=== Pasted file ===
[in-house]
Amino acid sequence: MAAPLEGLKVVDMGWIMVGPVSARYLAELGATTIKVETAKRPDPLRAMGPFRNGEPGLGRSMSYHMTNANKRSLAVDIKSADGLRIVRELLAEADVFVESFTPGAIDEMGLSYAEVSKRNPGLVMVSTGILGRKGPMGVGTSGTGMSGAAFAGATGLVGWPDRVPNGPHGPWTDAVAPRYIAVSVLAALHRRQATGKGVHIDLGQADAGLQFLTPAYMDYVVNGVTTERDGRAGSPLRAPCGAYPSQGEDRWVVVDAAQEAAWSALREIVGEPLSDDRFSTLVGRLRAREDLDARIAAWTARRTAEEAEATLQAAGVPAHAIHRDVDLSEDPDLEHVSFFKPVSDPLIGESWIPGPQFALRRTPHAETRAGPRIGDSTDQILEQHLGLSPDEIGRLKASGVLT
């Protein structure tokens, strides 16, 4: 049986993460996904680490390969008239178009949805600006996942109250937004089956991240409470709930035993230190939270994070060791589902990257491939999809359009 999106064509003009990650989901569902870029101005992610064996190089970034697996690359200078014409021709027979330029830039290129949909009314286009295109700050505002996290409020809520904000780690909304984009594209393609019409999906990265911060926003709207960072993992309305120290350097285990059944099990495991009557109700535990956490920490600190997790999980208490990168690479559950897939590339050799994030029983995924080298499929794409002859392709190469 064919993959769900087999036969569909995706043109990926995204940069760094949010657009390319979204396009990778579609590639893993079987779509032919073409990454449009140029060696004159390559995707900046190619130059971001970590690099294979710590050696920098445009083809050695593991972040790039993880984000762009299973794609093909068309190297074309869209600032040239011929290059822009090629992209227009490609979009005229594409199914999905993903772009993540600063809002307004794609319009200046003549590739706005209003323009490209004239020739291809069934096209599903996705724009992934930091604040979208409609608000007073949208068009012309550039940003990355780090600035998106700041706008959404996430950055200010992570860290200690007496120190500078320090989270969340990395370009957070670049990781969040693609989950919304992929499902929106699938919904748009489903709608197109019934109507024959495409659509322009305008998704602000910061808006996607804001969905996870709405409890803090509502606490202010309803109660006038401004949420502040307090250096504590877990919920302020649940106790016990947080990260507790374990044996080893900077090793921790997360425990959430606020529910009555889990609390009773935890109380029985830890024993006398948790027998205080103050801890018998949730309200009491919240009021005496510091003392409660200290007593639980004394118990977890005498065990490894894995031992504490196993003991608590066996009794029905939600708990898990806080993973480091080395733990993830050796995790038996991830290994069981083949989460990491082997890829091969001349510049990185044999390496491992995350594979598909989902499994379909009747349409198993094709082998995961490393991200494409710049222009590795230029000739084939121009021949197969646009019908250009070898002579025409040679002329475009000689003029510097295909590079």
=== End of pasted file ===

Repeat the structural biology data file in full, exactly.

[in-house]
Amino acid sequence: MAAPLEGLKVVDMGWIMVGPVSARYLAELGATTIKVETAKRPDPLRAMGPFRNGEPGLGRSMSYHMTNANKRSLAVDIKSADGLRIVRELLAEADVFVESFTPGAIDEMGLSYAEVSKRNPGLVMVSTGILGRKGPMGVGTSGTGMSGAAFAGATGLVGWPDRVPNGPHGPWTDAVAPRYIAVSVLAALHRRQATGKGVHIDLGQADAGLQFLTPAYMDYVVNGVTTERDGRAGSPLRAPCGAYPSQGEDRWVVVDAAQEAAWSALREIVGEPLSDDRFSTLVGRLRAREDLDARIAAWTARRTAEEAEATLQAAGVPAHAIHRDVDLSEDPDLEHVSFFKPVSDPLIGESWIPGPQFALRRTPHAETRAGPRIGDSTDQILEQHLGLSPDEIGRLKASGVLT
């Protein structure tokens, strides 16, 4: 049986993460996904680490390969008239178009949805600006996942109250937004089956991240409470709930035993230190939270994070060791589902990257491939999809359009 999106064509003009990650989901569902870029101005992610064996190089970034697996690359200078014409021709027979330029830039290129949909009314286009295109700050505002996290409020809520904000780690909304984009594209393609019409999906990265911060926003709207960072993992309305120290350097285990059944099990495991009557109700535990956490920490600190997790999980208490990168690479559950897939590339050799994030029983995924080298499929794409002859392709190469 064919993959769900087999036969569909995706043109990926995204940069760094949010657009390319979204396009990778579609590639893993079987779509032919073409990454449009140029060696004159390559995707900046190619130059971001970590690099294979710590050696920098445009083809050695593991972040790039993880984000762009299973794609093909068309190297074309869209600032040239011929290059822009090629992209227009490609979009005229594409199914999905993903772009993540600063809002307004794609319009200046003549590739706005209003323009490209004239020739291809069934096209599903996705724009992934930091604040979208409609608000007073949208068009012309550039940003990355780090600035998106700041706008959404996430950055200010992570860290200690007496120190500078320090989270969340990395370009957070670049990781969040693609989950919304992929499902929106699938919904748009489903709608197109019934109507024959495409659509322009305008998704602000910061808006996607804001969905996870709405409890803090509502606490202010309803109660006038401004949420502040307090250096504590877990919920302020649940106790016990947080990260507790374990044996080893900077090793921790997360425990959430606020529910009555889990609390009773935890109380029985830890024993006398948790027998205080103050801890018998949730309200009491919240009021005496510091003392409660200290007593639980004394118990977890005498065990490894894995031992504490196993003991608590066996009794029905939600708990898990806080993973480091080395733990993830050796995790038996991830290994069981083949989460990491082997890829091969001349510049990185044999390496491992995350594979598909989902499994379909009747349409198993094709082998995961490393991200494409710049222009590795230029000739084939121009021949197969646009019908250009070898002579025409040679002329475009000689003029510097295909590079």